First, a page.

I’m excited to talk about this because my passion for guests has increased the longer I’d been a podcaster. In the beginning, it was all our friends or close acquaintances, contacts because Jason and I have worked in the wellness field for a long time. Our very first two guests, we recorded in person with them. They’d been friends for many years. We were interested in them. We went through our roster. We made a spreadsheet and listed all the people that we thought were interesting, all the things that we wanted to talk about, and who might be a good fit for that. We reached out to them. That works well for a while, but recording in person came with more scheduling obstacles and time. It was a lot. While it was nice to have that intimacy in person, it’s been so nice to do it all virtual thing. Thanks to COVID.
That allows us to reach other people that we weren’t necessarily getting before because we are also bound by the location. Fortunately, Jason and I live in Los Angeles. We know a lot of people in town. We started with all the local people. When we traveled, we would reach out to people in different areas. That worked well. We hit a point where we weren’t able to book guests, and we were starting to panic because one of the things with working with the editing team is we have to submit our episodes in advance. We usually try to submit our guest episodes two weeks in advance to the editing team to give them plenty of time. There’s a little bit more involved with a guest. There was this time where we’re like, “We can’t secure anybody. We’re two weeks out. What do we do?”
I ended up joining a podcast membership group and started networking with people I didn’t know. That was a game-changer because it forced me to think about people outside of my network. We’re at a point where, because that has been developing for months that we’ve been outside of our network. Now I’m constantly identifying people that could be good podcasters. I’ve developed more courage to ask them to be guests on my show. I outreach to people all the time. I think, “That person is interesting. I’m going to invite them to my show.” Now we are booked up. We have a guest scheduled through the end of June 2021. We have to turn people away. We also have a guest submission form similar like you do. We now have more guests than we’ve even been able to vet yet if the opposite problem has happened, which I suppose is a good thing.
Increasing listeners. We talked about this. It’s like you are used to YouTube, Instagram, and getting followers. There’s a whole system for it. Podcasting’s not quite like that. How did you find the talent is of increasing listeners, and what have you found that works?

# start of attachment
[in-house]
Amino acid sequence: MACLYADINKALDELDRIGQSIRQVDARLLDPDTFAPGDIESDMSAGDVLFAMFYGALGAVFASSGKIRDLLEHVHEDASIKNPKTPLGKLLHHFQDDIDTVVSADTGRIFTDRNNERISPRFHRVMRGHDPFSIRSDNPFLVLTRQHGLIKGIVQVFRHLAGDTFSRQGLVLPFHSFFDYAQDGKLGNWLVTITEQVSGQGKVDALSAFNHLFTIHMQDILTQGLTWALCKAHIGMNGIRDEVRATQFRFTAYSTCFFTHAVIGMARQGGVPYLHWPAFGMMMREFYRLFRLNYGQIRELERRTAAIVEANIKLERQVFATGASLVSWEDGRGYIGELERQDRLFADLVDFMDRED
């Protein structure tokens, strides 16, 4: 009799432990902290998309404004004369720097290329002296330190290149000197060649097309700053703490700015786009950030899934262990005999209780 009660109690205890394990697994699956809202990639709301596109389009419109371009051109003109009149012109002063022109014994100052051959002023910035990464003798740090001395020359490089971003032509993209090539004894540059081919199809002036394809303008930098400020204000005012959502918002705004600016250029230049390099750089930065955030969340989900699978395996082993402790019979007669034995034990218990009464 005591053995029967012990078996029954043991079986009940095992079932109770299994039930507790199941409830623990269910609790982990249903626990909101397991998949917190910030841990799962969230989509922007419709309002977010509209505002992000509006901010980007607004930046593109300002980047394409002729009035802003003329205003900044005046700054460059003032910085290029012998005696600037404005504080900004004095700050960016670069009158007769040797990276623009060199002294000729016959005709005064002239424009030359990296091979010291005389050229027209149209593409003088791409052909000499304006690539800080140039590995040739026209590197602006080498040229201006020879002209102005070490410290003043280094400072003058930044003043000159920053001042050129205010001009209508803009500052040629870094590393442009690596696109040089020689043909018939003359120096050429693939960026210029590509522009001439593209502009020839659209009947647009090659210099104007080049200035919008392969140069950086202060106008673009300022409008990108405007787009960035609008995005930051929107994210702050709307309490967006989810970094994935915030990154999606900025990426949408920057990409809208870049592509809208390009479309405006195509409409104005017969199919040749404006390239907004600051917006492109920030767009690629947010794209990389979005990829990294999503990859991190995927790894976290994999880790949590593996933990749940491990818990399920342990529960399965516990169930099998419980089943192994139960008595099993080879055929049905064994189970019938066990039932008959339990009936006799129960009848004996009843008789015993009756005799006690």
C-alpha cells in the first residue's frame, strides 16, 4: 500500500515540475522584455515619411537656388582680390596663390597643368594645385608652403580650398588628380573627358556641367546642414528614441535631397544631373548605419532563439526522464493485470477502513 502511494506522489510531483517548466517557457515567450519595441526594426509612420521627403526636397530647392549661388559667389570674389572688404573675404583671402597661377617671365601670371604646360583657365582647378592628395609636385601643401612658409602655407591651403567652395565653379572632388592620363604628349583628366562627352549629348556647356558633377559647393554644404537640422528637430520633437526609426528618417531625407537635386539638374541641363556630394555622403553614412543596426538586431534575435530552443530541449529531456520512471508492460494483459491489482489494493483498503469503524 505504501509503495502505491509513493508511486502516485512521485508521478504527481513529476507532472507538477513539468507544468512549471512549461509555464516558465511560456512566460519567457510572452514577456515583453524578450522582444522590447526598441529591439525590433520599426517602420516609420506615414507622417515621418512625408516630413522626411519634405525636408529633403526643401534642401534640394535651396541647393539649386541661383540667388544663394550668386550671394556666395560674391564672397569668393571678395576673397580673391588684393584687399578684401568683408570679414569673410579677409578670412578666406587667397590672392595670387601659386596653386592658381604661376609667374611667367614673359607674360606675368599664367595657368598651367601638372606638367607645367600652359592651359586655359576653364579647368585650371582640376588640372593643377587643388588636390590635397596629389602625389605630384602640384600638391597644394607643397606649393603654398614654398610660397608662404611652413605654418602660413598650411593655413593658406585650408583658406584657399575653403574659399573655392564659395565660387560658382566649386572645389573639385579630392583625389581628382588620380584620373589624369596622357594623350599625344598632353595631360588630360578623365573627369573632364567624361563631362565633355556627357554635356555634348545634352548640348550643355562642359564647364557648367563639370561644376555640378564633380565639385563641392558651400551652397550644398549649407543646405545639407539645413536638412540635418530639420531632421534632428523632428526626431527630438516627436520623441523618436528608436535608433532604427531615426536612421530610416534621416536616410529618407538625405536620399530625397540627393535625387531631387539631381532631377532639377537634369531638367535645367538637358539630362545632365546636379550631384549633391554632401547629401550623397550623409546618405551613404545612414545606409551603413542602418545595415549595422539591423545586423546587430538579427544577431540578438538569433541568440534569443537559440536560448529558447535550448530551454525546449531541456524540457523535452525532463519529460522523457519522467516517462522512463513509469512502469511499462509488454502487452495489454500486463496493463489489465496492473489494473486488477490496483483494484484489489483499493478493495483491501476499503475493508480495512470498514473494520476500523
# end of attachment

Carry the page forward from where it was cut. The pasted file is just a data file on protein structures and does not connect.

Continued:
Now that I’m a podcaster, I’m very passionate about social media for podcasters, as you know, and I love studying tactics. “How do I increase listenership?” is probably the main question that everybody asks. It’s not that simple. First of all, there’s no one right answer for everybody. What works for one podcast or won’t necessarily work for another. There are many factors. You can purchase ads. We have not done that yet. We’ve had ads from other people on our show, but we have not run our own ads elsewhere unless maybe someone plugged us for free. We did giveaways. We’ve done a few of those. I can’t say they were super effective. I thought that was going to work better because it worked for a friend. It didn’t work quite as well for us either.Always be willing to experiment. Just because one strategy worked for somebody else doesn’t mean you have to follow it. Click To Tweet
We’ve been constantly experimenting with social media. I also don’t feel like we’ve found our sweet spot with that. I do believe that the two things that are contributing to our listenership is SEO. Anything search-related, which your team has been extraordinary with because our titles and descriptions are optimized. We have shownotes. We are getting SEO from many different angles and having great guests. If they share the episode, that’s fantastic. Our top episodes were because somebody came on our show and shared it, but sometimes having the guests for SEO purposes is great because, as you talk about often when somebody searches for that guest, you might show up. In fact, you were talking about this on Clubhouse. I loved this point that you made that sometimes, when you have optimized your show, you will show up in the search before the podcaster’s actual show. Is that true?
It happens all the time to me in particular, but it happens to other people. If you’re good at optimizing your shows, episodes, and things because you have podcast host credibility and then guesting credibility, you’ll show up before the host show, to begin with, especially if they didn’t do a good job of titling. That’s where it falls apart.
This brings me back to how different it is to take advice from someone like you that has worked with hundreds of podcasters versus the anecdotal evidence I’ve heard from other podcasters. That’s a huge lesson I learned because before I met you, I was asking around.
That’s how you met us.
It did benefit me in some ways. I remember hearing many different strategies, but they worked for that person. I would try that strategy and find out it didn’t work for me. Seen, tried, and true strategies that have worked for a number of podcasters is incredibly important, and being willing to experiment without being attached to it, working for you because it worked for somebody else.